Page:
Basically, there are five JAR libraries that are required to use the MRG-M JMS library.  The Client library also requires log4j and commons-collections, but these are already included with SOA-P 4.3, so don't need to be included in the .esb archive.


    The only other interesting file in the .esb archive is jboss-esb.xml, which is shown below:

    <?xml version="1.0"?>
    <jbossesb parameterReloadSecs="5"
    xmlns:xsi="" xsi:schemaLocation="">
      <jms-provider connection-factory="qpidConnectionFactory" name="JMS">
       <property name="jndi-prefixes" value="connectionfactory.,destination."/>
       <property name="jndi-context-factory" value="org.apache.qpid.jndi.PropertiesFileInitialContextFactory"/>
       <property name="connectionfactory.qpidConnectionFactory" value="amqp://guest:guest@clientId/virtualHost?brokerlist='tcp://localhost:5672'"/>

       <property name="destination.directQueue" value="direct://'routing_key'"/>
       <jms-bus busid="amqpGateway">
        <jms-message-filter dest-name="directQueue" dest-type="QUEUE"/>
      <service category="myCategory" description="myDescription" invmScope="GLOBAL" name="AmqpService">
        <jms-listener busidref="amqpGateway" is-gateway="true" name="amqpGateway"/>
       <actions mep="OneWay">
        <action class="org.jboss.soa.esb.actions.SystemPrintln" name="print">
         <property name="message" value="print"/>


    There's really not a whole lot in the jboss-esb.xml file that is interesting either.  It basically looks like a normal jboss-esb.xml file that has an ESB service listening to a JMS queue and printing the contents of the JMS messages.  In fact, that is all it is.  However, note the connection-factory and properties defined on the jms-provider.  These are what basically tell the JMS listener to use the MRG-M JMS client and specify where the AMQP queue exists.


    That's really all there is to it.


    The last thing I want to show is what is required to publish a message to AMQP via this same MRG-M client libraries - as one might want to do from a SOA-P 4.3 ESB custom action for example.  Below is example code that publishes to an AMQP queue (the same one that the SOA-P ESB is listening to above):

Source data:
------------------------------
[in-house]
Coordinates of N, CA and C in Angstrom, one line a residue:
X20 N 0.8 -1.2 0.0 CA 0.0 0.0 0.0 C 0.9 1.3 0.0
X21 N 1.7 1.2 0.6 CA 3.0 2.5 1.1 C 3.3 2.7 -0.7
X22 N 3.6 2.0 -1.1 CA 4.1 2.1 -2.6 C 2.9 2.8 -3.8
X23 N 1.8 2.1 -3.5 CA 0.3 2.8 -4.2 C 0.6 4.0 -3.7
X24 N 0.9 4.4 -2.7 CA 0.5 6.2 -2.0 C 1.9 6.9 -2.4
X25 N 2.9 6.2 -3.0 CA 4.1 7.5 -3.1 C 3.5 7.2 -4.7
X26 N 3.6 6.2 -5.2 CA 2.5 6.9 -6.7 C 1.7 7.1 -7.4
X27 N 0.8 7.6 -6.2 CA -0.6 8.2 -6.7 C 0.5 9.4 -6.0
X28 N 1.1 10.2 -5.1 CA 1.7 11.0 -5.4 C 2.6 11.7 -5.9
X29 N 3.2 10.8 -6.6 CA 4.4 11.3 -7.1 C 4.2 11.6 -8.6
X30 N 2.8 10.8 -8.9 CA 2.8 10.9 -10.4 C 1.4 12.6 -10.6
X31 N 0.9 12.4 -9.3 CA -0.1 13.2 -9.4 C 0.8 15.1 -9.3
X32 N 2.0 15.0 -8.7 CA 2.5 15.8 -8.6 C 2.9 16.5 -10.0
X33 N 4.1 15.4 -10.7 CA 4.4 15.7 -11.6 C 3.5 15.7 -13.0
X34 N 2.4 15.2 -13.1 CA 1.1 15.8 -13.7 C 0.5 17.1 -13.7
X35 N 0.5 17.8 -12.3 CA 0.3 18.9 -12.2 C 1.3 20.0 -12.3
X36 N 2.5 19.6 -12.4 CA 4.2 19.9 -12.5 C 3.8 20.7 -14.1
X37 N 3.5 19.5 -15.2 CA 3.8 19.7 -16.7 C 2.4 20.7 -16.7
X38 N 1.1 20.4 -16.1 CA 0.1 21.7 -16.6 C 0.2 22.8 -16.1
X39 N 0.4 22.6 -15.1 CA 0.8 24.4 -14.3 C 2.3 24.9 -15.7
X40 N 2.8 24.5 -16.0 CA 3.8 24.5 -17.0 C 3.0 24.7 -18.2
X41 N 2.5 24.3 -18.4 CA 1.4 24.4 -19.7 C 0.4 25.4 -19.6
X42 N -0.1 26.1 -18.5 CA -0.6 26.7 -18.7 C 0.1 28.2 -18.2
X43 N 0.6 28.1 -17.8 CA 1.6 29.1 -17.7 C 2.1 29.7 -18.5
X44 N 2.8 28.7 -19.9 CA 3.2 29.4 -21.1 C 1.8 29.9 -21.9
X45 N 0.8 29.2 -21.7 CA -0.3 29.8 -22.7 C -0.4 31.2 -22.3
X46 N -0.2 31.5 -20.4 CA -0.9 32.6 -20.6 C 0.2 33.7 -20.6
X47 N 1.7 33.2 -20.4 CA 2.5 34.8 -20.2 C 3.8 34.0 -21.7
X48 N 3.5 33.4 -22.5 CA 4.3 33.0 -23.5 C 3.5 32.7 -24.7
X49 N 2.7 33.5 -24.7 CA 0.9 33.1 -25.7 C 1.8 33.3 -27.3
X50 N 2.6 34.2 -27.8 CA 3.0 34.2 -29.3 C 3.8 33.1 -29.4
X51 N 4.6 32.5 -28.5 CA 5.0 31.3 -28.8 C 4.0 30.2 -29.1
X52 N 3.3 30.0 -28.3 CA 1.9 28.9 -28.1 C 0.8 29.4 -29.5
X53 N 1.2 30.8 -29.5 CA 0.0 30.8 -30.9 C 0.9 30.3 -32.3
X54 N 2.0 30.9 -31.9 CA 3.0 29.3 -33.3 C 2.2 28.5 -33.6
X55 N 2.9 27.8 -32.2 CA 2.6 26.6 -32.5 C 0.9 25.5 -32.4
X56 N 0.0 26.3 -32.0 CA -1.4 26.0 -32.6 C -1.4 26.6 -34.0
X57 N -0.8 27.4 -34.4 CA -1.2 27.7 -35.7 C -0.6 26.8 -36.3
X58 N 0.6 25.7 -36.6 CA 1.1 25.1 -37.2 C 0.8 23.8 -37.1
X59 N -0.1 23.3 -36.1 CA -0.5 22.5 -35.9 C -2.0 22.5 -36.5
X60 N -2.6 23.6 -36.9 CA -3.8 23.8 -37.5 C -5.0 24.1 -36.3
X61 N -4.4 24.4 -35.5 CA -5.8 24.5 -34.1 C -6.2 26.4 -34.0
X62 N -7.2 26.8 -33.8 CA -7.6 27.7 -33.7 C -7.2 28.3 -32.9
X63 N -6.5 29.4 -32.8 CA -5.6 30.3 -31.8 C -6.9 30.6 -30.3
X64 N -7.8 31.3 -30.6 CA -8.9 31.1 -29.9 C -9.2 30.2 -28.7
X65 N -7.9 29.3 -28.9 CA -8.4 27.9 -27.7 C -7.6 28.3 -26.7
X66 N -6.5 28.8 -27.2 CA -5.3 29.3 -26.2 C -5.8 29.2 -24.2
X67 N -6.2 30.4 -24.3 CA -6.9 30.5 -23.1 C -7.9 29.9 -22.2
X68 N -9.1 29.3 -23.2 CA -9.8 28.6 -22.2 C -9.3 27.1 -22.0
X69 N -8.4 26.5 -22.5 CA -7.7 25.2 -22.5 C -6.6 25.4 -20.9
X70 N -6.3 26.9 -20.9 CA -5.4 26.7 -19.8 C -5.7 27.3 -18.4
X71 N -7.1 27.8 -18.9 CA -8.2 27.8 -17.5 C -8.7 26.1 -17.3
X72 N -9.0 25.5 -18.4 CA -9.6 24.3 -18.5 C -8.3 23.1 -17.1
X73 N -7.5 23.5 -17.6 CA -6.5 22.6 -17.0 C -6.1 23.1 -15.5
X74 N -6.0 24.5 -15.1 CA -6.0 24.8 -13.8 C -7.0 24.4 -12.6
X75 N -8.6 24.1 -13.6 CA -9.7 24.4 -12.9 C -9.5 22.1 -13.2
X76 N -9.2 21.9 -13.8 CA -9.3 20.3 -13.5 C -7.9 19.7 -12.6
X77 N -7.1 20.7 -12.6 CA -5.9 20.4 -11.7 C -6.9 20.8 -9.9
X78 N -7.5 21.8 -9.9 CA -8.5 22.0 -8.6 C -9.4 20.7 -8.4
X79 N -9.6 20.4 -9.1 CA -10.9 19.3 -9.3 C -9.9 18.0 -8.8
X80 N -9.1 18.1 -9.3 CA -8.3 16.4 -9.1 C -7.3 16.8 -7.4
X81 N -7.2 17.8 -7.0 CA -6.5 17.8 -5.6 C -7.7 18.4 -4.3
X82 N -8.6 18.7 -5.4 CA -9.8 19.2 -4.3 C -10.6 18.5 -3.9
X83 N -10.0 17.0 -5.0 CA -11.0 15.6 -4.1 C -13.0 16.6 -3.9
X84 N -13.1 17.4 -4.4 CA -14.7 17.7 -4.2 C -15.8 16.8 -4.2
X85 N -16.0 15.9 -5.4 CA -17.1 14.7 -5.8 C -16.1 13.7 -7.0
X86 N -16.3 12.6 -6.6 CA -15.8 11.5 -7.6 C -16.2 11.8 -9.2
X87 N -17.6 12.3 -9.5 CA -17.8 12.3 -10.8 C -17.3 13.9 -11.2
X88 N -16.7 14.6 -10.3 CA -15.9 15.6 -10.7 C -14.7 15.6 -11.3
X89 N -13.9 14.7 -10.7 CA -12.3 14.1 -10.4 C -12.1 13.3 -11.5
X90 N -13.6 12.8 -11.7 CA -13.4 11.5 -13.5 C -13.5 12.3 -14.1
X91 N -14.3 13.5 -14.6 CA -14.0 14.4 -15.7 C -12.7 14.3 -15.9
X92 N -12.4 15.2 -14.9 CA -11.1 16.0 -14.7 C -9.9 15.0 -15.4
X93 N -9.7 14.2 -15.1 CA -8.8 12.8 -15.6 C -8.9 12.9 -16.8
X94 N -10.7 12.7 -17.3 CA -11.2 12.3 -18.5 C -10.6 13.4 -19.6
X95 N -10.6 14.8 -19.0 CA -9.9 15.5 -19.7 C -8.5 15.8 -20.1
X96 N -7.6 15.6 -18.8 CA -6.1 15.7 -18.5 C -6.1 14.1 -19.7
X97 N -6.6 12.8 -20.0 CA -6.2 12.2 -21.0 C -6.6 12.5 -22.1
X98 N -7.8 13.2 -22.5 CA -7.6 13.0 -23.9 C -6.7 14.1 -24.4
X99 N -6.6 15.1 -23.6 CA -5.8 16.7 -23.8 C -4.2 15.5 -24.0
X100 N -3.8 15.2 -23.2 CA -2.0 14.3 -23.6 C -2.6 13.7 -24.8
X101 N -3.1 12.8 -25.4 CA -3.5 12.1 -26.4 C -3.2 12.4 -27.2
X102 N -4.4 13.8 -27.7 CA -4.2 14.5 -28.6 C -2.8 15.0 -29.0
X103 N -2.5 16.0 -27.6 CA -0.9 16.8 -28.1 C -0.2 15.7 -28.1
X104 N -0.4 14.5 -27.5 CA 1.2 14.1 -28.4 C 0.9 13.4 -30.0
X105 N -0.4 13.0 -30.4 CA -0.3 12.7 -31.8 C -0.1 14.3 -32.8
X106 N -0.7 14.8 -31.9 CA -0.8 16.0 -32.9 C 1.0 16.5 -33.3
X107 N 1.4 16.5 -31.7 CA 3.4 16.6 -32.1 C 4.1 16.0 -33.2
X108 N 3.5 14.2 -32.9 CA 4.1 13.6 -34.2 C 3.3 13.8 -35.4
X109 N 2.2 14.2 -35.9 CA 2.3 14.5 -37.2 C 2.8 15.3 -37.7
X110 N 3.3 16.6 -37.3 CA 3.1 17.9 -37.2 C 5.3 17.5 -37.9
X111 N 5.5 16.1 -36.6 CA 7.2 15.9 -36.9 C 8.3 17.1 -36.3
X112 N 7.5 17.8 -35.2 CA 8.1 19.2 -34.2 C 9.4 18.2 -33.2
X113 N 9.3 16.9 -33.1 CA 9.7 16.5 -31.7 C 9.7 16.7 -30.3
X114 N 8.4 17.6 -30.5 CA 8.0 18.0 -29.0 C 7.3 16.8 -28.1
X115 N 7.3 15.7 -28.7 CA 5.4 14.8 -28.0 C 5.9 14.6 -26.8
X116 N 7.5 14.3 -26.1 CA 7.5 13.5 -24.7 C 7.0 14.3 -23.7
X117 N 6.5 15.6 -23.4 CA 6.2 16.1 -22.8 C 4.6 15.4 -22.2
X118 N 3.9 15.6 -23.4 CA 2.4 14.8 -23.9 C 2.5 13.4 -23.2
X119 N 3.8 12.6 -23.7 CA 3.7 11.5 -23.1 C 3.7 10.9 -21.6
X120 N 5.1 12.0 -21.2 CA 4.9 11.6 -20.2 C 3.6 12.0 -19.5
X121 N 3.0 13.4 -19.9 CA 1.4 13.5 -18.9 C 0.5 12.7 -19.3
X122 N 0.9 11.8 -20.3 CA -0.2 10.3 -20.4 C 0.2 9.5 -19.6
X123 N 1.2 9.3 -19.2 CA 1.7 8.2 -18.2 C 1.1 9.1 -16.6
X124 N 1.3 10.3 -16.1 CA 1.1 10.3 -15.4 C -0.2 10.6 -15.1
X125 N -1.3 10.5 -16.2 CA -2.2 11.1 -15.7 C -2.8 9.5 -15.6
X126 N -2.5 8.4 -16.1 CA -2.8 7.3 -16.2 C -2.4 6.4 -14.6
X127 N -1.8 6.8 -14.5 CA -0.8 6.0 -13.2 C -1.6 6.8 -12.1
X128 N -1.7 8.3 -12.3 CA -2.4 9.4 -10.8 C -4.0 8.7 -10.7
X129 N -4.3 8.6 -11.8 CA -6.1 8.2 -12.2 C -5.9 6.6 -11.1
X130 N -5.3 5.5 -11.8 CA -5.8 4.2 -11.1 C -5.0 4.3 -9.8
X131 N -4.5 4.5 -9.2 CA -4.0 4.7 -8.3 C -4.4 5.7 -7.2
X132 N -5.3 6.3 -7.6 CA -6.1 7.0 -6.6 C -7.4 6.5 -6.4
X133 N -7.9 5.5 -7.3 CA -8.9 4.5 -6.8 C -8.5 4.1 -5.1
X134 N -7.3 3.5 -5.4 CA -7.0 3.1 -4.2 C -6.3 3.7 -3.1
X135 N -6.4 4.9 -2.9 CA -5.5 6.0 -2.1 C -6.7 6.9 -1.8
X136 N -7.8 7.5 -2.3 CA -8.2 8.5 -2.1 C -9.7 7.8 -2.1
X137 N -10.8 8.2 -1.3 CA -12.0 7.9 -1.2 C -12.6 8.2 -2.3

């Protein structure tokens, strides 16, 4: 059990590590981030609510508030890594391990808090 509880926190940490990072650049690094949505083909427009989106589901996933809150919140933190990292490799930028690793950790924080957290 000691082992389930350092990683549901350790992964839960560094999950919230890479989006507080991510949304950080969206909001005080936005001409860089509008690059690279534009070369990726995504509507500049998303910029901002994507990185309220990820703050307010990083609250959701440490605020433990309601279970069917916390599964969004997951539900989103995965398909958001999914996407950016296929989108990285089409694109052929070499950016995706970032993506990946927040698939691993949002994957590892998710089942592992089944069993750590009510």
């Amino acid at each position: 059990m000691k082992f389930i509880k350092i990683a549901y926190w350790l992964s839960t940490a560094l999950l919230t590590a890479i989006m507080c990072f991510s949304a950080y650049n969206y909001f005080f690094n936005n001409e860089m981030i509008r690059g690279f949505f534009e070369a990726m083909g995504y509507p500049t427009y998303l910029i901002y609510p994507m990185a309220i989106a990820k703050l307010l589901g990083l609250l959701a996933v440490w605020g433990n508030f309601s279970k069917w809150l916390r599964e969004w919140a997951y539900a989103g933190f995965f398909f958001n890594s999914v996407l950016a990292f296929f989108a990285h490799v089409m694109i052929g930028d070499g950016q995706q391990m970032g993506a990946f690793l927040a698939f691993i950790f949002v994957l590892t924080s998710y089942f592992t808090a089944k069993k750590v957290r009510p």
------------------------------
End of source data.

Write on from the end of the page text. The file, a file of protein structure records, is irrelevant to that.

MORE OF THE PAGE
package test;

    import java.util.Properties;

    import javax.jms.Connection;
    import javax.jms.ConnectionFactory;
    import javax.jms.DeliveryMode;
    import javax.jms.Destination;
    import javax.jms.ExceptionListener;
    import javax.jms.JMSException;
    import javax.jms.Message;
    import javax.jms.MessageProducer;
    import javax.jms.Session;
    import javax.jms.TextMessage;
    import javax.naming.Context;
    import javax.naming.InitialContext;

    public class MyProducer {
        public static void main(String[] args) throws Exception {

            new MyProducer().produce();

        public void produce() throws Exception {

            String CLASS = "Producer";

            int numMessages = 10;
            short deliveryMode = DeliveryMode.NON_PERSISTENT;

            // Load JNDI properties
            Properties properties = new Properties();

            // Create the initial context
            Context ctx = new InitialContext(properties);

            // look up destination
            Destination destination = (Destination) ctx.lookup("directQueue");

            // Lookup the connection factory
            ConnectionFactory conFac = (ConnectionFactory) ctx
            // create the connection
            Connection connection = conFac.createConnection();

            connection.setExceptionListener(new ExceptionListener() {
                public void onException(JMSException e) {

            // Create a session on the connection
            // This session is a default choice of non-transacted and uses the auto
            // acknowledge feature of a session.
                    + ": Creating a non-transacted, auto-acknowledged session");
            Session session = connection.createSession(false,

            // lookup the queue
            // Queue destination = session.createQueue(_queueName);

            // Create a Message producer
            System.out.println(CLASS + ": Creating a Message Producer");
            MessageProducer messageProducer = session.createProducer(destination);

            // Create a Message
            TextMessage message;
                    + ": Creating a TestMessage to send to the destination");

            // Loop to publish the requested number of messages.
            for (int i = 1; i < numMessages + 1; i++) {
                // messages,
                // this is different to the consumer end as a CONSUMERS CONNECTIONS
                message = session.createTextMessage("Message " + i);
                System.out.println(CLASS + ": Sending message: " + i);
                messageProducer.send(message, deliveryMode,
                        Message.DEFAULT_PRIORITY, Message.DEFAULT_TIME_TO_LIVE);

            // And send a final message to indicate termination.
            message = session.createTextMessage("That's all, folks!");
            messageProducer.send(message, deliveryMode, Message.DEFAULT_PRIORITY,

            // Close the connection to the broker
            System.out.println(CLASS + ": Closing connection");

            // Close the JNDI reference
            System.out.println(CLASS + ": Closing JNDI context");



    Note that the code shown above is basically cut/paste from the producer example delivered with MRG-M at: